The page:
This article has been published in the 14th Evaluation Report 2015-2016.
Change of scene: on the way home, all of the evaluators come together for a final meeting in Frankfurt. The findings of the joint mission are once again intensively discussed in synopsis form and preliminary conclusions are drawn. Everyone agrees: the goal of the programme to strengthen all municipalities in the Palestinian territories independently of the respective balance of political power has been accomplished. But the projects implemented by the municipalities lag behind expectations, not only in the 18 municipalities visited (evaluation results).
All of the participating experts return to their desks with the collectively identified mission findings which they will use as a basis to create the evaluation report in line with the specifications of their respective institutions. Everyone is accompanied by the worry that the accomplishments to date could be at risk if the violent conflict flares up again. The conflict, the wall, the weapons – they are part of the environment for a project that promotes decentralisation in a crisis region.
Published on KfW Stories: Friday, 12 May 2017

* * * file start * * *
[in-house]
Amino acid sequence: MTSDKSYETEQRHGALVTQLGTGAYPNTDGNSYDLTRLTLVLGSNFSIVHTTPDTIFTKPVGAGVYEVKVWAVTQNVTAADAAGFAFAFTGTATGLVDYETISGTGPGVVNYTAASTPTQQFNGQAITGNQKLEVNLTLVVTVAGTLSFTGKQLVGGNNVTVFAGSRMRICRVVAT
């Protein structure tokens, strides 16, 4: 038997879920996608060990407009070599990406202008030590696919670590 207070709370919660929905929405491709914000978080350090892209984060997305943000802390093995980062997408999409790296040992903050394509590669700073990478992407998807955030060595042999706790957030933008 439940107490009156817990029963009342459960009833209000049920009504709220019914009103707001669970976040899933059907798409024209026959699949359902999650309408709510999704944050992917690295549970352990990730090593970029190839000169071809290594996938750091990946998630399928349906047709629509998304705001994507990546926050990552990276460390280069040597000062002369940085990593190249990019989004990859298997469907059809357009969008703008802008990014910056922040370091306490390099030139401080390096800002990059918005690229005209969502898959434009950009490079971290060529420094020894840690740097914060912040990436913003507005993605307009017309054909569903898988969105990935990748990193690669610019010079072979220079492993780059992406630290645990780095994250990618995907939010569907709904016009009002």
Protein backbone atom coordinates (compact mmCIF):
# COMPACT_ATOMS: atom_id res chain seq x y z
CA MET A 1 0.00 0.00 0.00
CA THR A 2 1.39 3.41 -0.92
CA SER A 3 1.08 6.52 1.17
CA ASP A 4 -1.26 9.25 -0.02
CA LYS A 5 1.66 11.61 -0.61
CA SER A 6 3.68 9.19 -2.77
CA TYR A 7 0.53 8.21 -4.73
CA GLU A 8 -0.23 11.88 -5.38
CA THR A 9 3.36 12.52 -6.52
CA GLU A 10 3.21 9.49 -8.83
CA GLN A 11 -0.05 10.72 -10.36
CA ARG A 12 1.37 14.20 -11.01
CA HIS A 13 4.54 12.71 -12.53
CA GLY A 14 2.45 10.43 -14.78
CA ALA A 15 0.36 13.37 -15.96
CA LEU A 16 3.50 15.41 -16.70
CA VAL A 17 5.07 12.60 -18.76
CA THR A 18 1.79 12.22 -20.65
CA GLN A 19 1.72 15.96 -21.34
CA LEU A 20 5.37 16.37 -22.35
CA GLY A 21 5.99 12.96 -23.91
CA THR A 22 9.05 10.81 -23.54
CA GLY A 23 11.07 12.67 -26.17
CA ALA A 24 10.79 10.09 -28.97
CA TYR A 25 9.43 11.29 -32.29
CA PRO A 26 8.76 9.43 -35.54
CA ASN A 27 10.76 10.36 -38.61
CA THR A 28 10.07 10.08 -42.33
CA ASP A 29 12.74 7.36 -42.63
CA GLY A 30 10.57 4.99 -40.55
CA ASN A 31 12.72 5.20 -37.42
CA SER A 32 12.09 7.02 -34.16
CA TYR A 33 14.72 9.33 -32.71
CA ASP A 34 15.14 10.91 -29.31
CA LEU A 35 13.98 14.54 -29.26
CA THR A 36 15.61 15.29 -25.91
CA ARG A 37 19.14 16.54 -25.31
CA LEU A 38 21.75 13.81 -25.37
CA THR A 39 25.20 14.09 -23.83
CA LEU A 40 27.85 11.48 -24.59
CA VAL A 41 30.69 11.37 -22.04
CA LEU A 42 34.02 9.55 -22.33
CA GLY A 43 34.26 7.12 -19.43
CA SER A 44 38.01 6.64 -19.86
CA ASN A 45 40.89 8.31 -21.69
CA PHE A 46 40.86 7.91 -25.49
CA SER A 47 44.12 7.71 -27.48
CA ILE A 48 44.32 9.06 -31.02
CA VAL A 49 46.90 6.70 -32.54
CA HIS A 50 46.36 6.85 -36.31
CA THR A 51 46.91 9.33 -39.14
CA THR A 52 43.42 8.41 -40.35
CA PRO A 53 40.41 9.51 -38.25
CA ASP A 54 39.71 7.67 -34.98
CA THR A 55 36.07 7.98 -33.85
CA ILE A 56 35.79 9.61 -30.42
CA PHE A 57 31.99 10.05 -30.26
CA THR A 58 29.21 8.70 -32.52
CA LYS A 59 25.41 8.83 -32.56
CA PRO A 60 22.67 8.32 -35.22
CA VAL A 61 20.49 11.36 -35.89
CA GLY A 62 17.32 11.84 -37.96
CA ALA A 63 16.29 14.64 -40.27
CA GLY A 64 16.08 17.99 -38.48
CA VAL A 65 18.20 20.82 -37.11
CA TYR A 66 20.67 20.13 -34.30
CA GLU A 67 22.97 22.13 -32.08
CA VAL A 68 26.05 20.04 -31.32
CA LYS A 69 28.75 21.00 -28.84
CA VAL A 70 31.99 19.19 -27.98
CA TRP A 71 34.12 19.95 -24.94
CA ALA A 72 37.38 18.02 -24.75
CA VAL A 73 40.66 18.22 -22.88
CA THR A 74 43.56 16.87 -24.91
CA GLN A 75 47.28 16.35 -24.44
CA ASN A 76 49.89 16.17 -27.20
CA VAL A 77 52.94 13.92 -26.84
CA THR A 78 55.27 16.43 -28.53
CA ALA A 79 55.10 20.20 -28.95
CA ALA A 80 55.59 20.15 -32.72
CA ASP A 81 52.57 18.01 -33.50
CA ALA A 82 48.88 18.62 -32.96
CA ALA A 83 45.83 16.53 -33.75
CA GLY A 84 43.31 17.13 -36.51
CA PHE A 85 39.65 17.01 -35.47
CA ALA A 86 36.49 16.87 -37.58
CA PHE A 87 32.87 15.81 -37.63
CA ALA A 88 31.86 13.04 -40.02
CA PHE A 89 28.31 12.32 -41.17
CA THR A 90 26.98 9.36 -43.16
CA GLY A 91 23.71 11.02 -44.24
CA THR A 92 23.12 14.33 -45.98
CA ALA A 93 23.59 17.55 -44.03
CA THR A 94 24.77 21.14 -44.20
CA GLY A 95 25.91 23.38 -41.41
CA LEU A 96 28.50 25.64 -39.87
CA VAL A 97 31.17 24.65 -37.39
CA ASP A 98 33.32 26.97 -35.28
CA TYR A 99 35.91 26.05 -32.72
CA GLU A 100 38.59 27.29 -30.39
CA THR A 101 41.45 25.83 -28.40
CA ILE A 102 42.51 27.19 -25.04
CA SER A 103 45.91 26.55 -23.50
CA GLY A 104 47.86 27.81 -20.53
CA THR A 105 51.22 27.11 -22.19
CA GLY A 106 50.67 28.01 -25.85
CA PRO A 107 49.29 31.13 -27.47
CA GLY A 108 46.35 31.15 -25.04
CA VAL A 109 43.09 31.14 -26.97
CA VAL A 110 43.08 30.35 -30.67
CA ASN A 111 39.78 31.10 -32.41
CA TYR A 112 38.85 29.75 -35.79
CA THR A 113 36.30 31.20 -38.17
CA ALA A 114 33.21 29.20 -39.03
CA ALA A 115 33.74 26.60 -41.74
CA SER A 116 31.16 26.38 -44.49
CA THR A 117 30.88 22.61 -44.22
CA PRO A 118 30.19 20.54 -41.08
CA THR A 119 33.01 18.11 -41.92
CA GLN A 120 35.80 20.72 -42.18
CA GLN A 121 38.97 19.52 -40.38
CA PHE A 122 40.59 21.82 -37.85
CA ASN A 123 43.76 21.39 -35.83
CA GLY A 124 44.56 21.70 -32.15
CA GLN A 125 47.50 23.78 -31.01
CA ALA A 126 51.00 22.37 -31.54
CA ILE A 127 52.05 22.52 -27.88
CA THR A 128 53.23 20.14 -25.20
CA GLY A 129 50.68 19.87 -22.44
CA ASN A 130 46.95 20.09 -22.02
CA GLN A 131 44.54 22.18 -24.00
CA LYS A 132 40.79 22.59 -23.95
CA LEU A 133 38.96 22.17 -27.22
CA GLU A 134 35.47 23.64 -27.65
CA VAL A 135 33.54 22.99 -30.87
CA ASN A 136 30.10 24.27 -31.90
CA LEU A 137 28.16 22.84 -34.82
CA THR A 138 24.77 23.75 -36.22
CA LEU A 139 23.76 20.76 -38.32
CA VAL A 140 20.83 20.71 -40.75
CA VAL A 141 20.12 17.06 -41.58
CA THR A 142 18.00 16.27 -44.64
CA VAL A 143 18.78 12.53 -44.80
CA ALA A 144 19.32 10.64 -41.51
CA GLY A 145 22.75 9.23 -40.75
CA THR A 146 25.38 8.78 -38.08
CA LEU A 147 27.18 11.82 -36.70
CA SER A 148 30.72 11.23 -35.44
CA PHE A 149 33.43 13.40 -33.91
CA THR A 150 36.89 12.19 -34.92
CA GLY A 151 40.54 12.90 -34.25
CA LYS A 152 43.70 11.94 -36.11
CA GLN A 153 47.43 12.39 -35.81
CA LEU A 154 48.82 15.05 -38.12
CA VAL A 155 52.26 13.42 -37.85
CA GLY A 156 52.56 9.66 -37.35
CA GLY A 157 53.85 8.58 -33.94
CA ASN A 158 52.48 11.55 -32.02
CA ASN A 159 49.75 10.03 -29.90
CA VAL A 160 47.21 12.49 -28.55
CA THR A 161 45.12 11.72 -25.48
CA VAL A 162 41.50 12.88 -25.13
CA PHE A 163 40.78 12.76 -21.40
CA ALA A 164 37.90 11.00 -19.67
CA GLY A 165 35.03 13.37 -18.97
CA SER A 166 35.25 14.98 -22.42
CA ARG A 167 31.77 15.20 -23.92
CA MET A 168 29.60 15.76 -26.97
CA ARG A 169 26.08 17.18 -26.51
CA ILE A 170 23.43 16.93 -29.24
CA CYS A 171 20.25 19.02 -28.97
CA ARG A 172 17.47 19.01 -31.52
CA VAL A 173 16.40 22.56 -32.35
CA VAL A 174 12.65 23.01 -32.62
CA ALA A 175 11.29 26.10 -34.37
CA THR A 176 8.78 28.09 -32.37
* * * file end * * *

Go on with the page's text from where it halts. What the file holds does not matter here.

The described project contributes to the following United Nationsʼ Sustainable Development Goals
Goal 9: Build resilient infrastructure, promote sustainable industrialization and foster innovation
Non-existent or dilapidated infrastructure hinders economic efficiency and thus engenders poverty. When building infrastructure, the focus should be on sustainability, for example, by promoting environmentally-friendly means of transport. Factories and industrial facilities should also ensure that production is in line with ecological aspects to avoid unnecessary environmental pollution.
All United Nations member states adopted the 2030 Agenda in 2015. At its heart is a list of 17 goals for sustainable development, known as the Sustainable Development Goals (SDGs). Our world should become a place where people are able to live in peace with each other in ways that are ecologically compatible, socially just, and economically effective.